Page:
Religious leaders in Puerto Rico hailed a debt restructuring plan that will reduce stress on the U.S. territory’s economy and called for more focused efforts to reduce poverty and prioritize economic development.

“Puerto Rico now has the opportunity to move forward and forge a comprehensive strategy for economic recovery and development,” the leaders said in a March 14 statement.

Archbishop Roberto O. González Nieves de San Juan, Bishop Ruben A. González Medina de Ponce and Father Enrique Comacho, executive director of Caritas Puerto Rico, which is affiliated with Catholic Charities USA, were among 15 religious leaders who joined in the statement.

The debt restructuring plan, reached after years of negotiations between creditors, a federal council and Puerto Rican government officials, comes into effect on March 15.

Puerto Rico announced in 2015 that it could not afford to continue paying the $70 billion in debt incurred. A review revealed decades of mismanagement, corruption and excessive borrowing. Additionally, Puerto Rico has over $50 billion in public pension obligations.

Congress created a Financial Management and Oversight Board in response, a step that allowed Puerto Rico in 2017 to file what became the largest municipal bankruptcy in US history.

The plan reduces Puerto Rico’s debt by 80%, with some creditors accepting deep reductions, saving more than $50 billion in debt service payments.

For years, Bishop González has been a proponent of debt restructuring. Citing how high debt payments were exacerbating poverty and economic inequality, he repeatedly met with members of Congress to ask for relief measures and practical mechanisms to enable Puerto Rican officials to better respond to the crisis. financial.

Puerto Rico’s economic crisis deepened in 2017 when Hurricanes Maria and Irma devastated much of Puerto Rico. Then in 2020, strong earthquakes severely damaged large sections of the island and were followed by the coronavirus pandemic, all of which added to its monetary woes.

Under the agreement signed in January by federal judge Laura Taylor Swain, the oversight board reduced claims against the government from $33 billion to $7 billion. The arrangement calls for Puerto Rico to pay 7 cents of every taxpayer dollar to service the debt, down from the previous 25 cents.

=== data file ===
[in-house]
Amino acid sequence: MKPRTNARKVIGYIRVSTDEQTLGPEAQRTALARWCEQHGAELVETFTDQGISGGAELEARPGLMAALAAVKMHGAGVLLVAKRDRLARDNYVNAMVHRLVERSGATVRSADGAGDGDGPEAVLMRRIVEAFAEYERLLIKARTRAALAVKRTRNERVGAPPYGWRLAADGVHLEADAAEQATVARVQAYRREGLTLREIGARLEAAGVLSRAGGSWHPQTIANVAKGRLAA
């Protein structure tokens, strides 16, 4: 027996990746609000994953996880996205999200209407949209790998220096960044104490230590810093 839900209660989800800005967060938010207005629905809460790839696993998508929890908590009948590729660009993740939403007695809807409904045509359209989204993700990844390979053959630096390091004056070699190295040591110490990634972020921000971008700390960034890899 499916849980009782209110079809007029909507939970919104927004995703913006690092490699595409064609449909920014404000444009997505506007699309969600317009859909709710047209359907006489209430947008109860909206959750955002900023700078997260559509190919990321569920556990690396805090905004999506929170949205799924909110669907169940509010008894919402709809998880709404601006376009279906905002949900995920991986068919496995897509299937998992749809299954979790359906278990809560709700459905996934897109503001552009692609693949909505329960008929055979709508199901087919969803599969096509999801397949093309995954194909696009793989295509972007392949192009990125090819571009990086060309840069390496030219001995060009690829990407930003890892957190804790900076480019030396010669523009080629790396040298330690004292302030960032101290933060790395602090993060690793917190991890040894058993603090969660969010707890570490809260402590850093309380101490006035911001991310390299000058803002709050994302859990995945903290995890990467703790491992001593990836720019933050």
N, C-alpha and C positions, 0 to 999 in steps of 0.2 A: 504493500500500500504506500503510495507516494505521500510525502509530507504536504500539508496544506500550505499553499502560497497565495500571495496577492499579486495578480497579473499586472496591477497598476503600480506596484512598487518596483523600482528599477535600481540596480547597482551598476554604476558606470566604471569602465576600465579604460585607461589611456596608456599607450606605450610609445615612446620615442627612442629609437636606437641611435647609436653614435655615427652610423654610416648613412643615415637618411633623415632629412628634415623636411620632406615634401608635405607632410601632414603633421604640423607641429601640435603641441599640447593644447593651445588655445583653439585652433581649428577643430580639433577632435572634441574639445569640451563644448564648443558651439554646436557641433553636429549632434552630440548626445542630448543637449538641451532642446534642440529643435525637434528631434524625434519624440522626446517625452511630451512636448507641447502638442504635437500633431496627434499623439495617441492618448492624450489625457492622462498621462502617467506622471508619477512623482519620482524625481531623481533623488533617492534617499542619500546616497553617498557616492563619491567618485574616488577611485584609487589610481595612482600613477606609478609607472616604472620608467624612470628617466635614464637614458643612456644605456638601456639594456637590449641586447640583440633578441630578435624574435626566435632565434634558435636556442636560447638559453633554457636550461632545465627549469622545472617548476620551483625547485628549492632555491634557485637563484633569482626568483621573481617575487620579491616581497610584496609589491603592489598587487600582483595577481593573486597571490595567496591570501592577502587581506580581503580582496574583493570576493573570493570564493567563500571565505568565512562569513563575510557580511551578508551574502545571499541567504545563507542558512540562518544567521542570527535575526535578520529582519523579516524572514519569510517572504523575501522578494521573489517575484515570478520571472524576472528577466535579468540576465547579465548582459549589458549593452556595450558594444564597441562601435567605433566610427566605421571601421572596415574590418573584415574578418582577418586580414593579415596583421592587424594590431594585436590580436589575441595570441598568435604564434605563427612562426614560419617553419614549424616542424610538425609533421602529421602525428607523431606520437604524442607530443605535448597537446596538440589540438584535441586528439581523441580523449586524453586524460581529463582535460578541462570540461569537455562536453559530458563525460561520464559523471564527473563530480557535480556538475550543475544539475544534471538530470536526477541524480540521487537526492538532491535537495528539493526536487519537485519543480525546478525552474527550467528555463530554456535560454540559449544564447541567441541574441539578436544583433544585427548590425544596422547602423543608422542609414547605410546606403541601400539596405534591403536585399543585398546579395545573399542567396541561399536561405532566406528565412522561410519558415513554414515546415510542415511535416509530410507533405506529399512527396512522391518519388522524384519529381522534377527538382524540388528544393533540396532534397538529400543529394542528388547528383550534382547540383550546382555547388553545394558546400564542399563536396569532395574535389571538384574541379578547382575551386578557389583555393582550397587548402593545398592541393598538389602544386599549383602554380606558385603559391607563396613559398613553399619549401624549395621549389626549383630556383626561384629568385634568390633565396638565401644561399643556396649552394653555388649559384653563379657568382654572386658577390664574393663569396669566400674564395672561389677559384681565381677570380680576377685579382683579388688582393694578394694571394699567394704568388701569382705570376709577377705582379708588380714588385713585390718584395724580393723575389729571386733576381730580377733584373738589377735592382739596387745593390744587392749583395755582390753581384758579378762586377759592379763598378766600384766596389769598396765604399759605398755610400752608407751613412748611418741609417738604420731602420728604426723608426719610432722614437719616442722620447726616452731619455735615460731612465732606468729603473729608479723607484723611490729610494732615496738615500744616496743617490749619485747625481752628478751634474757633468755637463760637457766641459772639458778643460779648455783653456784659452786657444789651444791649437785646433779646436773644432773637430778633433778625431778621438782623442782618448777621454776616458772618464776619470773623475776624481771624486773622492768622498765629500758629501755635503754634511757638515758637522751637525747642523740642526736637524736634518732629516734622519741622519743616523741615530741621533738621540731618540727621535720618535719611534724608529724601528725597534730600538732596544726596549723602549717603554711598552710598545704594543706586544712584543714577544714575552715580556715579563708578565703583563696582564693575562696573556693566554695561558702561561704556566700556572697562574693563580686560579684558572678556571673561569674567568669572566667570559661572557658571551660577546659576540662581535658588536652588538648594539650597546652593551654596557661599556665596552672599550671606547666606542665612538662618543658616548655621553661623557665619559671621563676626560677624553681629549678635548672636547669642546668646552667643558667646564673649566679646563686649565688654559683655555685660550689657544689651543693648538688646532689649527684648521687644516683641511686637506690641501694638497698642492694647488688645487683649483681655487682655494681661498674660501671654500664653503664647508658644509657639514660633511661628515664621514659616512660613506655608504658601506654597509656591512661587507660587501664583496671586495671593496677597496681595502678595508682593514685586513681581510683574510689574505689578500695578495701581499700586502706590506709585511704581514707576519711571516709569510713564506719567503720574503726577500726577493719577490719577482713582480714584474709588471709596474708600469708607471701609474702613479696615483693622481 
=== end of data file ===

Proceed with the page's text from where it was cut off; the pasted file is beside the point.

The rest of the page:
“This period of financial crisis is coming to an end. We’ve accomplished what many thought was impossible,” Natalie Jaresko, executive director of the board, said when the deal was announced, according to The Associated Press.

Despite the restructuring agreement, Bishop González said additional measures were needed.

“We must ensure that debt repayment does not come at the expense of the hunger of our people, including our children, 60% of whom live in extreme poverty,” he said in a statement. released March 14 by Jubilee USA, an alliance of faith-based development and debt relief advocacy organizations.

In their statement, the religious leaders called on Congress, the White House, creditors and other stakeholders to take additional steps that would prevent Puerto Rico from having to renegotiate its debt again and to ensure that responses to the climate change and “astonishing child poverty” are made.

The leaders urged prioritizing economic development so that manufacturing jobs can grow and sustainable infrastructure is built.

They also called for at least $50 billion in additional aid for disaster recovery and for the distribution of the $55 billion already approved to be expedited.

Other measures the group is seeking include moving Puerto Rico and other U.S. territories toward parity with U.S. states in nutrition, child poverty reduction, Medicaid, Medicare, and health programs. tax relief, and the importance of a “debt audit” to promote transparency and accountability and stop “corruption and impunity”.

“As the end of bankruptcy is hailed, we continue to call for a true jubilee – a world where we all have enough, can live in dignity and honor the greatness of our Creator,” the statement concludes.

Other signatories to the statement were leaders of the Methodist, Lutheran, Presbyterian, Christian (Disciples of Christ), Baptist, and United Evangelical churches in Puerto Rico; the Puerto Rico Council of Churches, the Caribbean Institute for Ecumenical Action and Training, and the Bible Society of Puerto Rico.

Among those who endorsed the statement were Archbishop Paul S. Coakley, chairman of the U.S. Bishops’ Committee on Homeland Justice and Human Development, and Dominican Sister Donna Markham, president and CEO of Catholic Charities USA.